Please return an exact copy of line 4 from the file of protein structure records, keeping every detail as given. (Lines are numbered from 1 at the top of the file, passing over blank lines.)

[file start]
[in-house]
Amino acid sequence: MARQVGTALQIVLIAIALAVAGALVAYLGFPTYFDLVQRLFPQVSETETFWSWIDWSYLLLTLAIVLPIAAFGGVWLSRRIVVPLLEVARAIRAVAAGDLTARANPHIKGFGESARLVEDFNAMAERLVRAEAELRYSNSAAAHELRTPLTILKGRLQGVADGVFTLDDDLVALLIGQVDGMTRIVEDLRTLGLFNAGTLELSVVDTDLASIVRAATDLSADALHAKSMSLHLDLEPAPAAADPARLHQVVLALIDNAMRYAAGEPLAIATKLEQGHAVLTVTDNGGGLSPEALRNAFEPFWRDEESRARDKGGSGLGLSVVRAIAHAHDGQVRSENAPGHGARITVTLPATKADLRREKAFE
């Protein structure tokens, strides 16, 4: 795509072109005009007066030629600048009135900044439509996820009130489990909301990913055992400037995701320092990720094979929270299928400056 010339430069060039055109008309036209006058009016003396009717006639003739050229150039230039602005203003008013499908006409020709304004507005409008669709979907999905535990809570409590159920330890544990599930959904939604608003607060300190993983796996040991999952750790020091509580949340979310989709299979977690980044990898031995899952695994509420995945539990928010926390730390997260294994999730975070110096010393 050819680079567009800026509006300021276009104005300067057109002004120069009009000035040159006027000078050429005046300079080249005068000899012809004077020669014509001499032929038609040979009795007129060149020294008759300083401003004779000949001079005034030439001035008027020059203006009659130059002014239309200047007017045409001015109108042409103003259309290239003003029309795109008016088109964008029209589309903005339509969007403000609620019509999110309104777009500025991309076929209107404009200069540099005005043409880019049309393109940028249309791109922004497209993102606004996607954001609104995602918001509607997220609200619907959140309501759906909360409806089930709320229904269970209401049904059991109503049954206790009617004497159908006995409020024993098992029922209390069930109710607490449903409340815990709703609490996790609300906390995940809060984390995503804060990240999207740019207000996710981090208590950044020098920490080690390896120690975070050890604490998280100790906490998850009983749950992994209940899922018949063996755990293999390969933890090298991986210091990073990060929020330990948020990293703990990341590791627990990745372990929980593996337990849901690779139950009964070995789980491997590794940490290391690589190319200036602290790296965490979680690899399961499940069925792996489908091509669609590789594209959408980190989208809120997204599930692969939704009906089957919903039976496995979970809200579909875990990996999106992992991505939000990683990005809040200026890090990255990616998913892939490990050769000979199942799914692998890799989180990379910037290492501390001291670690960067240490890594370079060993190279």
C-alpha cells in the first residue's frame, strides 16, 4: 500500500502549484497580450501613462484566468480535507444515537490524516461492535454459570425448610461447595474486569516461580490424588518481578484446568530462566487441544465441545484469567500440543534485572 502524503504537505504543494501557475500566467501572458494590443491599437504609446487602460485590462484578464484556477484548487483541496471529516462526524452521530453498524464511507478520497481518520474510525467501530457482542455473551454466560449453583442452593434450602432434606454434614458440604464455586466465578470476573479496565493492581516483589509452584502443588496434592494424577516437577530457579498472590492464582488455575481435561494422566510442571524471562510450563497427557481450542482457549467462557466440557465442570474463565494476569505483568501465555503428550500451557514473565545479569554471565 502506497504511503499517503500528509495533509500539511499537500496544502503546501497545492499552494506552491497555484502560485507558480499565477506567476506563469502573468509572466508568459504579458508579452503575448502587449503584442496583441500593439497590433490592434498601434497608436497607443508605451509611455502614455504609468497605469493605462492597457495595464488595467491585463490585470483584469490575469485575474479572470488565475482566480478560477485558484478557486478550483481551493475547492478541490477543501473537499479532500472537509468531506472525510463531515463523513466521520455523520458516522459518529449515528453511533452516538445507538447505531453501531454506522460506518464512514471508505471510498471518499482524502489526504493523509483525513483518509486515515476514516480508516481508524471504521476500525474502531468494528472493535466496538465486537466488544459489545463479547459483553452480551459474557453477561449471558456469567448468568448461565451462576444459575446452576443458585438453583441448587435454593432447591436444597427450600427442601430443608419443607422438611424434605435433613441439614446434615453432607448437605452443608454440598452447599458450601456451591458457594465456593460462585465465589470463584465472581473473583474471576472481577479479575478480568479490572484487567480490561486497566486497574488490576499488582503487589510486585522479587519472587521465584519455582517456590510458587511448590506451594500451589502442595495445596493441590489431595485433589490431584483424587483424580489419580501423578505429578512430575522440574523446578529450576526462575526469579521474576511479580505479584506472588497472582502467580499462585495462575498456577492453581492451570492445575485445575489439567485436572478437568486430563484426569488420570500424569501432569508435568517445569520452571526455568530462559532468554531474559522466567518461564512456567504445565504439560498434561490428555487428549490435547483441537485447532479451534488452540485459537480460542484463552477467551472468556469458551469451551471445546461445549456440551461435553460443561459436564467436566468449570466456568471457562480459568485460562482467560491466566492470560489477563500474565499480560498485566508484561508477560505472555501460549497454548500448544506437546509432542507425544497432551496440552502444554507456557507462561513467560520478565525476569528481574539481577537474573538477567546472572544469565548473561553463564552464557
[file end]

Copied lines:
C-alpha cells in the first residue's frame, strides 16, 4: 500500500502549484497580450501613462484566468480535507444515537490524516461492535454459570425448610461447595474486569516461580490424588518481578484446568530462566487441544465441545484469567500440543534485572 502524503504537505504543494501557475500566467501572458494590443491599437504609446487602460485590462484578464484556477484548487483541496471529516462526524452521530453498524464511507478520497481518520474510525467501530457482542455473551454466560449453583442452593434450602432434606454434614458440604464455586466465578470476573479496565493492581516483589509452584502443588496434592494424577516437577530457579498472590492464582488455575481435561494422566510442571524471562510450563497427557481450542482457549467462557466440557465442570474463565494476569505483568501465555503428550500451557514473565545479569554471565 502506497504511503499517503500528509495533509500539511499537500496544502503546501497545492499552494506552491497555484502560485507558480499565477506567476506563469502573468509572466508568459504579458508579452503575448502587449503584442496583441500593439497590433490592434498601434497608436497607443508605451509611455502614455504609468497605469493605462492597457495595464488595467491585463490585470483584469490575469485575474479572470488565475482566480478560477485558484478557486478550483481551493475547492478541490477543501473537499479532500472537509468531506472525510463531515463523513466521520455523520458516522459518529449515528453511533452516538445507538447505531453501531454506522460506518464512514471508505471510498471518499482524502489526504493523509483525513483518509486515515476514516480508516481508524471504521476500525474502531468494528472493535466496538465486537466488544459489545463479547459483553452480551459474557453477561449471558456469567448468568448461565451462576444459575446452576443458585438453583441448587435454593432447591436444597427450600427442601430443608419443607422438611424434605435433613441439614446434615453432607448437605452443608454440598452447599458450601456451591458457594465456593460462585465465589470463584465472581473473583474471576472481577479479575478480568479490572484487567480490561486497566486497574488490576499488582503487589510486585522479587519472587521465584519455582517456590510458587511448590506451594500451589502442595495445596493441590489431595485433589490431584483424587483424580489419580501423578505429578512430575522440574523446578529450576526462575526469579521474576511479580505479584506472588497472582502467580499462585495462575498456577492453581492451570492445575485445575489439567485436572478437568486430563484426569488420570500424569501432569508435568517445569520452571526455568530462559532468554531474559522466567518461564512456567504445565504439560498434561490428555487428549490435547483441537485447532479451534488452540485459537480460542484463552477467551472468556469458551469451551471445546461445549456440551461435553460443561459436564467436566468449570466456568471457562480459568485460562482467560491466566492470560489477563500474565499480560498485566508484561508477560505472555501460549497454548500448544506437546509432542507425544497432551496440552502444554507456557507462561513467560520478565525476569528481574539481577537474573538477567546472572544469565548473561553463564552464557